Lesson Plan: Exceptions to Free Speech
Exceptions to Free Speech
ABOUT THIS LESSON
Students are familiar with their First Amendment rights. This lesson asks the question “What exceptions are there to Freedom of Speech?”. Students will answer this question through examining the Interactive Constitution, reading relevant texts, and participating in a civil conversation.
One 90 minute block/two 45 minute periods
RESOURCES (title only – attach complete files separately)
Interactive Constitution Common Interpretation https://constitutioncenter.org/interactive-constitution/amendments/amendment-i/the-freedom-of-speech-and-of-the-press-clause/interp/33
Relevant case studies: Santa Fe Independent School District v. Doe (2000) Tinker v. Des Moines (1969) West Virginia v. Barnette (1943) Hazelwood v. Kuhlmeier (1988) National Socialist Party of America v. Village of Skokie (1977) All available on https://www.oyez.org/cases/2016 (use search box to locate specific cases) *Other cases are also linked within the Interactive Constitution and are also appropriate
Texts: You Can’t Say That Articles
Handout: Civil Conversation Guide
Rubric: Civil Conversation Self-Assessment Tool
Freedom of Speech is a tightly held and highly valued right guaranteed by the Bill of Rights. Often, students see issues in black and white, and struggle with the gray area. Reading and analyzing Supreme Court case studies and recent news articles will help students gain understanding of the limits of freedom of speech according to the law.
- Generate discussion questions based on a primary source
- Discuss controversial issues with people with differing views
- Speak clearly and persuasively about public issues
CCSS.ELA-LITERACY.RH.11-12.1: Cite specific textual evidence to support analysis of primary and secondary sources, connecting insights gained from specific details to an understanding of the text as a whole.
CCSS.ELA-LITERACY.RH.11-12.2: Determine the central ideas or information of a primary or secondary source; provide an accurate summary that makes clear the relationships among the key details and ideas.
CCSS.ELA-LITERACY.SL.11-12.1: Initiate and participate effectively in a range of collaborative discussions with diverse partners on grades 11-12 topics, texts, and issues, building on others’ ideas and expressing their own clearly and persuasively.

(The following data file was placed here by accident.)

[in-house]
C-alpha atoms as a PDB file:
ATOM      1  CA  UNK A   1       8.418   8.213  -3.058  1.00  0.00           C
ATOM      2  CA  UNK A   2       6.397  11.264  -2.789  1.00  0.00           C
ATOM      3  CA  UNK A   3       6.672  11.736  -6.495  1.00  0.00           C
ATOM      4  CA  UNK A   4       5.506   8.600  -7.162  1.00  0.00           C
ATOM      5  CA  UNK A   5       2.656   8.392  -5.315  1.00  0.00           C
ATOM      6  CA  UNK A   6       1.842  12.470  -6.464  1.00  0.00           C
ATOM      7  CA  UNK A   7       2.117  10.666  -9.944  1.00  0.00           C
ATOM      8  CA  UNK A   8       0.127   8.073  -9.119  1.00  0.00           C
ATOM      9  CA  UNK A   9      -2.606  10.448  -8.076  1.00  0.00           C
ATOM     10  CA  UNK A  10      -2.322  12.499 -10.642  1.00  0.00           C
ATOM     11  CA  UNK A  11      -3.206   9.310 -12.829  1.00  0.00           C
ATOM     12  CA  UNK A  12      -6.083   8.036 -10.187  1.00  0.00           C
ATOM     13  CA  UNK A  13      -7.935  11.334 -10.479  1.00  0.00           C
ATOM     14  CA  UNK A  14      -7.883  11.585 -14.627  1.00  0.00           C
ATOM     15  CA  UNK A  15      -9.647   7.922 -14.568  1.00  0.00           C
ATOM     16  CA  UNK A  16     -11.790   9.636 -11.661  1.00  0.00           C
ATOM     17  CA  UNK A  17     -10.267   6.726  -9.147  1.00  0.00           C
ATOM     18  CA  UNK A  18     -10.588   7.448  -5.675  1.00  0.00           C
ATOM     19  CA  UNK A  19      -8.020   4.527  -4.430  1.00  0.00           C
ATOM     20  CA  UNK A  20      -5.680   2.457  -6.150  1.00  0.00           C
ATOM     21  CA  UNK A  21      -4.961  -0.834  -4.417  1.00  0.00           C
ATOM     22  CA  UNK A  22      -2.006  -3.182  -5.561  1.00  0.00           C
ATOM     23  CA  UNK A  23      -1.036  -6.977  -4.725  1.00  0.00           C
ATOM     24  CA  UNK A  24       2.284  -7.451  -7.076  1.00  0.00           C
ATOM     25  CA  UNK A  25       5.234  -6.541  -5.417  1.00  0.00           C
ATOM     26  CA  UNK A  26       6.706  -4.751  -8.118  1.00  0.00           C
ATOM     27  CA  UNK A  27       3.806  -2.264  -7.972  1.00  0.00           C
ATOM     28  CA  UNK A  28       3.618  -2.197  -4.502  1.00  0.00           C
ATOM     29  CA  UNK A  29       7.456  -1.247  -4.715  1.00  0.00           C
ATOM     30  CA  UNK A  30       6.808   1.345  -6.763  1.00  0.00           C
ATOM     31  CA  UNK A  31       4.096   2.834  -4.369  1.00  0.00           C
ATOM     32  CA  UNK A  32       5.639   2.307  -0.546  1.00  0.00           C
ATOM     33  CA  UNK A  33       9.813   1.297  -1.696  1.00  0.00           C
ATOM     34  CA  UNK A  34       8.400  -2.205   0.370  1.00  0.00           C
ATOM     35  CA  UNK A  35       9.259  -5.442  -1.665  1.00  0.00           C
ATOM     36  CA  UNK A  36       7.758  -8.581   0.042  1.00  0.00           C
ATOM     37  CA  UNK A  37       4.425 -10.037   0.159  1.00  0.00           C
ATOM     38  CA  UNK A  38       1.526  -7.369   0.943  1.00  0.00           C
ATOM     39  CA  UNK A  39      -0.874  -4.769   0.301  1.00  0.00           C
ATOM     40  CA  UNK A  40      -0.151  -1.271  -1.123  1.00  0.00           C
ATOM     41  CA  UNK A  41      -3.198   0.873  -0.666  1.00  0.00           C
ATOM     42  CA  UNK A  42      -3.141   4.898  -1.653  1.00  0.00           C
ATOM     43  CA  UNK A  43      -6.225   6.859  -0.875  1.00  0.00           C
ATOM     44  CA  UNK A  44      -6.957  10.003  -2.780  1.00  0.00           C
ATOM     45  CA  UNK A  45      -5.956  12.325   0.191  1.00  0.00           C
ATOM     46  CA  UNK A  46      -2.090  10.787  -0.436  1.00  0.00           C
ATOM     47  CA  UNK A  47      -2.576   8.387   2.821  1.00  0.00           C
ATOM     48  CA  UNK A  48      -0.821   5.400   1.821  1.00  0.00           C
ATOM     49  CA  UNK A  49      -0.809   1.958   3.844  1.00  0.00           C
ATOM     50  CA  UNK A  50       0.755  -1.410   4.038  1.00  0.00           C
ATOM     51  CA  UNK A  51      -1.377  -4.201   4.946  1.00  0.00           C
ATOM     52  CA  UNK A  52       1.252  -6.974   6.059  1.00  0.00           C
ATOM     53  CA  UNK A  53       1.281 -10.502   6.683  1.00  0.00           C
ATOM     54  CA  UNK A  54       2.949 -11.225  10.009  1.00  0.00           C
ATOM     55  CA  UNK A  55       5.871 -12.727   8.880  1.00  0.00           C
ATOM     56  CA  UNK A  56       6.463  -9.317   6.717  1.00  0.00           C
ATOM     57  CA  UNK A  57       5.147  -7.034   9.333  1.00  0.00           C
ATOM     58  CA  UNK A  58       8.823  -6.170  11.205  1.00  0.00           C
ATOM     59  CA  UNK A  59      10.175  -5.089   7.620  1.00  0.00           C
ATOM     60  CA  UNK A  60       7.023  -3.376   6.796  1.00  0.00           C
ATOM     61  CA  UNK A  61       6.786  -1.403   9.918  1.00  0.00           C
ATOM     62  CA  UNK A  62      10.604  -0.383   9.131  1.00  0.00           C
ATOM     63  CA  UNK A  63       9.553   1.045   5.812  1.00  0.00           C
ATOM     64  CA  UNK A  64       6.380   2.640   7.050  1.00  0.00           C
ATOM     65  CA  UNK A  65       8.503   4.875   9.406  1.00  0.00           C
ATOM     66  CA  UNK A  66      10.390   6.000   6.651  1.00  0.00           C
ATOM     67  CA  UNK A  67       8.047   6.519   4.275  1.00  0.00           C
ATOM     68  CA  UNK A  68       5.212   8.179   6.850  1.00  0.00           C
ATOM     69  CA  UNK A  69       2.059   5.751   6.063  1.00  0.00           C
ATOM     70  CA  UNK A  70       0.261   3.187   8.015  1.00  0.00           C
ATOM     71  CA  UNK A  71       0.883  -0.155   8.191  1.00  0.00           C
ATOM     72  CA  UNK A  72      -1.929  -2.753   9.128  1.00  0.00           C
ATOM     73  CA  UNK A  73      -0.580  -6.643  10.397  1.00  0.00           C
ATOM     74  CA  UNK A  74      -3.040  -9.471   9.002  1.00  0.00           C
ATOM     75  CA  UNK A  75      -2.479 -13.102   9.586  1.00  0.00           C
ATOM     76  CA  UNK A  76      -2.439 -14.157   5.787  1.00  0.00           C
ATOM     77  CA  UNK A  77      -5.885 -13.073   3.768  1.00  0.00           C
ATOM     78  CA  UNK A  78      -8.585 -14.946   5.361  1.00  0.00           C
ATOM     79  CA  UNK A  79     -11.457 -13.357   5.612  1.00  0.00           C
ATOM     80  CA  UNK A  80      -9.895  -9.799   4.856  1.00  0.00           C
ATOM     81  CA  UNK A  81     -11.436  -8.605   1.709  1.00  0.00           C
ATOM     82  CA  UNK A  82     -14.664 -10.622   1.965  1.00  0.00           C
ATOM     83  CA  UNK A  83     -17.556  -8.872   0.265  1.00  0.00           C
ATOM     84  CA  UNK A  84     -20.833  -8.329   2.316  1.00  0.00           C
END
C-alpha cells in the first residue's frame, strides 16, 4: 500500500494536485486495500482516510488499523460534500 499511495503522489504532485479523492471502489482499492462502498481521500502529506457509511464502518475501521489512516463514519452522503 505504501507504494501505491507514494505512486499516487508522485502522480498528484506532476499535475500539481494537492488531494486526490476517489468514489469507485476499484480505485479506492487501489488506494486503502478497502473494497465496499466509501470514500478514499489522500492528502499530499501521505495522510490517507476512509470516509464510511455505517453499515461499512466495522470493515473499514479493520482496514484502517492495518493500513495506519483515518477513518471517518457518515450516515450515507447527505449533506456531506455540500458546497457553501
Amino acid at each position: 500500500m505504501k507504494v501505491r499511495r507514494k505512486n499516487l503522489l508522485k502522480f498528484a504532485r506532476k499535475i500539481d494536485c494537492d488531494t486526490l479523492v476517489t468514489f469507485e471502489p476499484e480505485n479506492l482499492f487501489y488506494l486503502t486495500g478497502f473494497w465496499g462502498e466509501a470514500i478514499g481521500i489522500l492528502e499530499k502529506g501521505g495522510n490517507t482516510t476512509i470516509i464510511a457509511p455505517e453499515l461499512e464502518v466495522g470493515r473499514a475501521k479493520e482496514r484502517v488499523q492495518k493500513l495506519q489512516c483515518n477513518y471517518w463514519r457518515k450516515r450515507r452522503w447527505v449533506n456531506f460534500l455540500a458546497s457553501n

- Bell Ringer: Pose the following the questions to students:
Does this violate the First Amendment’s freedom of speech? Why or why not? 1. You work in a retail store after school and on weekends. Your boss says you have to stop talking so much while you’re working. 2. Your public school administrator suspends you for wearing a black armband in protest of a war. 3. Your public school principal says you can’t come to school as long as your hair is dyed purple. 4. You do not wish to say the Pledge of Allegiance each morning, and your principal expels you.
- Conduct a brief discussion based off students’ responses to above questions
- Introduce the probing question “What exceptions are there to Freedom of Speech?”. Brainstorm possibilities, writing responses on the board.
- Project Interactive Constitution 1st Amendment Common Interpretations
- Break students into 5 groups, one for each of the Supreme Court Case studies. Students should annotate their texts looking for key details and ideas, as well as pertinent evidence.
- A representative from each group will present a basic overview of their case: the facts of the case, the question and the decision.
- Distribute selected You Can’t Say That article, allowing students to read and annotate.
- Prepare for a civil conversation. Distribute the Civil Conversation guide, allowing enough time for students to work with a partner to collect their thoughts. Students should be drawing from the articles, texts and classroom discussion to formulate their responses. Ask students to write two discussion worthy questions about the texts/court cases.
- Organize desks in a circle and go over the guidelines of a civil conversation as presented on the handout.
- Whip Around the room, asking each student to share one of their “discussion- worthy questions” without explanation. Students can endorse another student’s question if they had a similar question. Keep track of the questions presented, noting categories as you record responses. Share with the group the most often mentioned questions or categories and ask for student agreement to start with one of those questions. You can use these questions if the conversation lags or become repetitive.
- Conduct your civil conversation according to your classroom practice. As discussion winds down, ask if any students who have not had a chance to get into the conversation would like to add. Direct students to turn and talk to the person next to them to share their last and best thoughts on the topic and texts.
- Debrief: Students complete #6 and #7 on the Civil Conversation guide
Begin the debriefing by asking students to answer questions 6 and 7 on the reading guide.
- What did the class do well in the civil conversation? Where could we improve?
- What did you learn from the civil conversation?
- What did you have in common with other group members?
POST LESSON ACTIVITIES
Create a bulletin board display with themes presented in the Civil Conversation serving as headings. Invite students to bring in news items related to those themes.
Invite a civil rights attorney or activist in your community to come speak to your class.
- Collect students’ Civil Conversation Guides
- Students use a self- assessment tool, providing a one sentence rationale for their rating.